Lyons allegedly stripped Robinson of all her decision-making authority and advised Robinson’s
direct reports to report to him.2 Id. ¶ 45. In addition, Robinson alleges that, on information and
belief, Lyons and others used Lin’s memorandum “as a basis for ultimately recommending that
Robinson not remain as an employee” of the new Public Works Agency. Id. ¶ 52. Robinson
Farrar and Lin argue that Robinson’s claims regarding Lyons’ actions are “new allegations” that cannot
be considered. Doc. 53 at 7. However, the actions Lyons took after he received Lin’s memorandum are
alleged in the second amended complaint. Therefore, Robinson’s argument that these actions were some
of the negative consequences resulting from the investigation and fabricated HWE Complaints is
supported by the allegations in her complaint, without relying upon new allegations. The Court is also
unconvinced by Farrar and Lin’s argument that Robinson’s allegations regarding Lyons’ conduct are
inconsistent with her complaint. The allegation in Robinson’s complaint that Lyons stripped Robinson of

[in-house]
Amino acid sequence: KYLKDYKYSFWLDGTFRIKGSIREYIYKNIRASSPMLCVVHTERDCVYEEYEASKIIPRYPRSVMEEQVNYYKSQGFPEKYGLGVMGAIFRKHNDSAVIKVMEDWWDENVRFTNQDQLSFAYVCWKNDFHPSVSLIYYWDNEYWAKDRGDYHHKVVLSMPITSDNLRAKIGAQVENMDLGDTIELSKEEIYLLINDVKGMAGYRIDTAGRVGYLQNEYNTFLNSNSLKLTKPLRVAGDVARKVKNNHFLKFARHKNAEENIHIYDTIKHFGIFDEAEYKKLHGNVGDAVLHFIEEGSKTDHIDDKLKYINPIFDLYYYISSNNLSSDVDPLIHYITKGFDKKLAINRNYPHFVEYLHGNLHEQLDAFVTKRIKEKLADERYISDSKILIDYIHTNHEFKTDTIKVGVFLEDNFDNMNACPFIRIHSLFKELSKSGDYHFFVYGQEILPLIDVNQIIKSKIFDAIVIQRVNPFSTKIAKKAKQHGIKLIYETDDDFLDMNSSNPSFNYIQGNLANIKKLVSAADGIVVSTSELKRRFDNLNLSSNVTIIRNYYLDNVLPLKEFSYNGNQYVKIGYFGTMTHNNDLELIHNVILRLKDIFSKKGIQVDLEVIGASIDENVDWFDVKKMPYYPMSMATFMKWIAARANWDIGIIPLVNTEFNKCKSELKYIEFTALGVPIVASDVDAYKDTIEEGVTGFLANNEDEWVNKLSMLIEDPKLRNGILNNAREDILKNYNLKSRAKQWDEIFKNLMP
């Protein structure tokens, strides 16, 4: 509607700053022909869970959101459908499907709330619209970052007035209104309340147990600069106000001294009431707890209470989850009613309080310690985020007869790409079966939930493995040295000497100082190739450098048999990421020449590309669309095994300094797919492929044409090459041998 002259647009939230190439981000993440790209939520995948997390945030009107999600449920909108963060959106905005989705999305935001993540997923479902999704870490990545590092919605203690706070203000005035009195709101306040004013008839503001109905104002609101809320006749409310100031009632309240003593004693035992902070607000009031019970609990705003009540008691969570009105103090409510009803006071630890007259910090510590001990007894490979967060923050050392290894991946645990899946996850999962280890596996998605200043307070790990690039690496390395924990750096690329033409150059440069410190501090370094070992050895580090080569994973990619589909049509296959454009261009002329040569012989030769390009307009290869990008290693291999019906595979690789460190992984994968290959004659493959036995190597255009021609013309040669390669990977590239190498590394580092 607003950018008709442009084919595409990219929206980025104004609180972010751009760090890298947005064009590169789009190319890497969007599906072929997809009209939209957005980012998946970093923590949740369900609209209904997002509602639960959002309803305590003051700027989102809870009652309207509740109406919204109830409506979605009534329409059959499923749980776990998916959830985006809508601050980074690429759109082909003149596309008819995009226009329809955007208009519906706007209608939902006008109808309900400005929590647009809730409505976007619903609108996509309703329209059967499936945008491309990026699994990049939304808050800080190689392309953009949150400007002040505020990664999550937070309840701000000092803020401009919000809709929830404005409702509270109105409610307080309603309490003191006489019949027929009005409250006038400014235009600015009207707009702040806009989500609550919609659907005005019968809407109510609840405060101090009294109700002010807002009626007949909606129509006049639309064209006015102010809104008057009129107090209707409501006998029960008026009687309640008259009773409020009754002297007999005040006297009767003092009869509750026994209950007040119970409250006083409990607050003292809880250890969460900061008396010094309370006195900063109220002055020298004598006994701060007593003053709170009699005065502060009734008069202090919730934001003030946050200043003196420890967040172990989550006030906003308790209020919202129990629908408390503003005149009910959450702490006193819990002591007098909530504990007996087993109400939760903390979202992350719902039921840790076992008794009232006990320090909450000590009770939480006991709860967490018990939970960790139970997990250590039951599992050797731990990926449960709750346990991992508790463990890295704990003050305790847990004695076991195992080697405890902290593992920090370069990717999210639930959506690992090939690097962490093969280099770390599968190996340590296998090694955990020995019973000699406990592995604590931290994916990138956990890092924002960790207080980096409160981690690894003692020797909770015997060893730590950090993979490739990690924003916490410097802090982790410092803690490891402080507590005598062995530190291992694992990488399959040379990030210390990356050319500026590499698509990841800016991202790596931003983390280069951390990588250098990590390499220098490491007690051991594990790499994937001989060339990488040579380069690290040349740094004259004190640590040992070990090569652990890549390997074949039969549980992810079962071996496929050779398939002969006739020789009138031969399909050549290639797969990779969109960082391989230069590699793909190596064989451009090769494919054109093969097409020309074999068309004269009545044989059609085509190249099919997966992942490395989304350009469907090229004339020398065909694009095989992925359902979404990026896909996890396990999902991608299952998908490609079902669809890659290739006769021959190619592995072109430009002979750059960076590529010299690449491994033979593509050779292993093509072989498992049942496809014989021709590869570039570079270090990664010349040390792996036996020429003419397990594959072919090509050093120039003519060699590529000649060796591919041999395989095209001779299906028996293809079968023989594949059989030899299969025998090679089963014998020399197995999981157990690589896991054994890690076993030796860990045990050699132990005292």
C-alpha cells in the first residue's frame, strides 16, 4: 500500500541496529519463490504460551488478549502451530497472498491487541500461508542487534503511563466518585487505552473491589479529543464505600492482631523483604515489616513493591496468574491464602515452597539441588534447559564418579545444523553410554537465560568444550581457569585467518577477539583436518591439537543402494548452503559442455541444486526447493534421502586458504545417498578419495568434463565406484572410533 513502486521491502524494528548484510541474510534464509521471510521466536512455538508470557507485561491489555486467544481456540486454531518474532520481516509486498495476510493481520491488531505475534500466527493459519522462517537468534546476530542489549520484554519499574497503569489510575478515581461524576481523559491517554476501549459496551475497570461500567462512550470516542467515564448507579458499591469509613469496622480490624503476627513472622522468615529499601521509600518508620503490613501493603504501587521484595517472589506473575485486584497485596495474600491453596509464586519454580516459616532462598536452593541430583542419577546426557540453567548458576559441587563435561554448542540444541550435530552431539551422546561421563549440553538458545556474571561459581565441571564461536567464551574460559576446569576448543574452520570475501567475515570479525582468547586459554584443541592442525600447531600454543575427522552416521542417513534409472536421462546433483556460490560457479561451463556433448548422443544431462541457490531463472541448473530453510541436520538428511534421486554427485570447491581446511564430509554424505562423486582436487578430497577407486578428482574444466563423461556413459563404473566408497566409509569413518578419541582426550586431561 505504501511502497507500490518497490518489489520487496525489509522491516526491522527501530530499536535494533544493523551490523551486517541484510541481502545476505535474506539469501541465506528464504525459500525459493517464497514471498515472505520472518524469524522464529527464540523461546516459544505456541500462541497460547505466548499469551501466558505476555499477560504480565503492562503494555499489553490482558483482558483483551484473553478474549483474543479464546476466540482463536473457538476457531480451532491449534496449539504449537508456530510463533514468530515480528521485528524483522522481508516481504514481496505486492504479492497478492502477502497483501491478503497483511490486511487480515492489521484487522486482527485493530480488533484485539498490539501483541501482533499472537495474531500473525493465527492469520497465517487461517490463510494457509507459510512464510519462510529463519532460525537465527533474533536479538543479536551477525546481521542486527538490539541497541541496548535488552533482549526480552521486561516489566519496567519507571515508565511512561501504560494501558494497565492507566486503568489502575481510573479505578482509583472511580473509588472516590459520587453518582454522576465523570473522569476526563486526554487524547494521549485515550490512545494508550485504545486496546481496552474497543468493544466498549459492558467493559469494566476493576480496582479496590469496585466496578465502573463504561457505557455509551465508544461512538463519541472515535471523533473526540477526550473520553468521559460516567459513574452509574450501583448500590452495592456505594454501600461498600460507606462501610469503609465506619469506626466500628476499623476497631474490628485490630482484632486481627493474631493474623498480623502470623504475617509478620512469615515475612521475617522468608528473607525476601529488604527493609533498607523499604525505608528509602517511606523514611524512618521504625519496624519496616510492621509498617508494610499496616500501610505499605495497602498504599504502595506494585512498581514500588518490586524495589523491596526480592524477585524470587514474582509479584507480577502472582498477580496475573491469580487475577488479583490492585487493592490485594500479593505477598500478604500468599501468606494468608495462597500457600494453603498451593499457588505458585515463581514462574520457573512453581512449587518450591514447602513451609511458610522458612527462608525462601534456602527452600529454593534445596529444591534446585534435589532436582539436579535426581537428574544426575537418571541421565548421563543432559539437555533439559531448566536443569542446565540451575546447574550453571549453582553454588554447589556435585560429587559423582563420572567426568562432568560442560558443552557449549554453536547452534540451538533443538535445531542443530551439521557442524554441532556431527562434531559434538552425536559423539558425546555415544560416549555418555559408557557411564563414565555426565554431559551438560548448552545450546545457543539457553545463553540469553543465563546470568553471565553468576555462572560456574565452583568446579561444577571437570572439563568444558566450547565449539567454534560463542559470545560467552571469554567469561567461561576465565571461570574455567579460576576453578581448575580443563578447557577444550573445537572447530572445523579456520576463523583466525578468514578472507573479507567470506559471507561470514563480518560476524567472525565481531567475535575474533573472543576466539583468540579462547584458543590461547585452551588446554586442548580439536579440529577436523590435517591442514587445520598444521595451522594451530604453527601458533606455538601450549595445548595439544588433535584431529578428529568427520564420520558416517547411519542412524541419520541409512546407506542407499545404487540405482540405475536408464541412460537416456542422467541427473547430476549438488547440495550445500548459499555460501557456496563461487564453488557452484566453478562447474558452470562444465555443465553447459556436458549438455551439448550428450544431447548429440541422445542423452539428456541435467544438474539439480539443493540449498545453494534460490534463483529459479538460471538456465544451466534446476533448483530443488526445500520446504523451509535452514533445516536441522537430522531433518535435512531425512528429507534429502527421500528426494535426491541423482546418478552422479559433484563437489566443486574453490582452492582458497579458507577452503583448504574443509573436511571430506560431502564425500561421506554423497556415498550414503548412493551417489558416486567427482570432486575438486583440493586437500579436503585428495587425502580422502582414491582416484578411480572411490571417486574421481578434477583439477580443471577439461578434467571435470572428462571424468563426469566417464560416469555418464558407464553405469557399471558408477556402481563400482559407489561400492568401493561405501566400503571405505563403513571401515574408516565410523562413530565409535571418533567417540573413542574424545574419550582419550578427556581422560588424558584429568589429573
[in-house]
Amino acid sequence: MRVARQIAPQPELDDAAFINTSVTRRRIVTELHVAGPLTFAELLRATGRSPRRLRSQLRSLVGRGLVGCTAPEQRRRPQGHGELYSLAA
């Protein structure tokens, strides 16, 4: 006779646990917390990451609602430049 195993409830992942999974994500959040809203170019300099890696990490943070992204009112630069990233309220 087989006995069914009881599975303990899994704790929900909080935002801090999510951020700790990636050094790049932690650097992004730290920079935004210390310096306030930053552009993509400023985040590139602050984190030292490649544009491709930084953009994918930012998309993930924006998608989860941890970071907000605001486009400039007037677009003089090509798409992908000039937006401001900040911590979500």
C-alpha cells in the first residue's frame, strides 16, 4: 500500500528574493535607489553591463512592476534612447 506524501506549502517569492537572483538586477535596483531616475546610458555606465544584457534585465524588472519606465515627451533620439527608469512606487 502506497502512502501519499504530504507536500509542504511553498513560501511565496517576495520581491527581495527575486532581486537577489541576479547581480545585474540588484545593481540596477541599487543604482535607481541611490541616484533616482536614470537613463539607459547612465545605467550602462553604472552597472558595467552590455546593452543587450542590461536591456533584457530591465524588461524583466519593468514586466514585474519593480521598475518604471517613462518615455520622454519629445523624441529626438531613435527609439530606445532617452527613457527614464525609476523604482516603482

her authority “at Bobkiewicz’s direction,” Doc. 37 ¶ 45, does not indicate that Lyons’ conduct could not
have been a consequence of the fabricated HWE Complaints. Nowhere does Robinson allege, as Farrar
and Lin claim, that Lin’s memorandum was shared “only with Lyons and Farrar, to the exclusion of
Bobkiewicz.” Doc. 53 at 7. Rather, it is reasonable to infer that a memorandum addressed to Lyons, as
Assistant City Manager, and Farrar, as City Attorney, recommending “immediate action” regarding an
unhealthy work environment would have been shared with Bobkiewicz, the City Manager.
further alleges that, on information and belief, Bobkiewicz took into account the information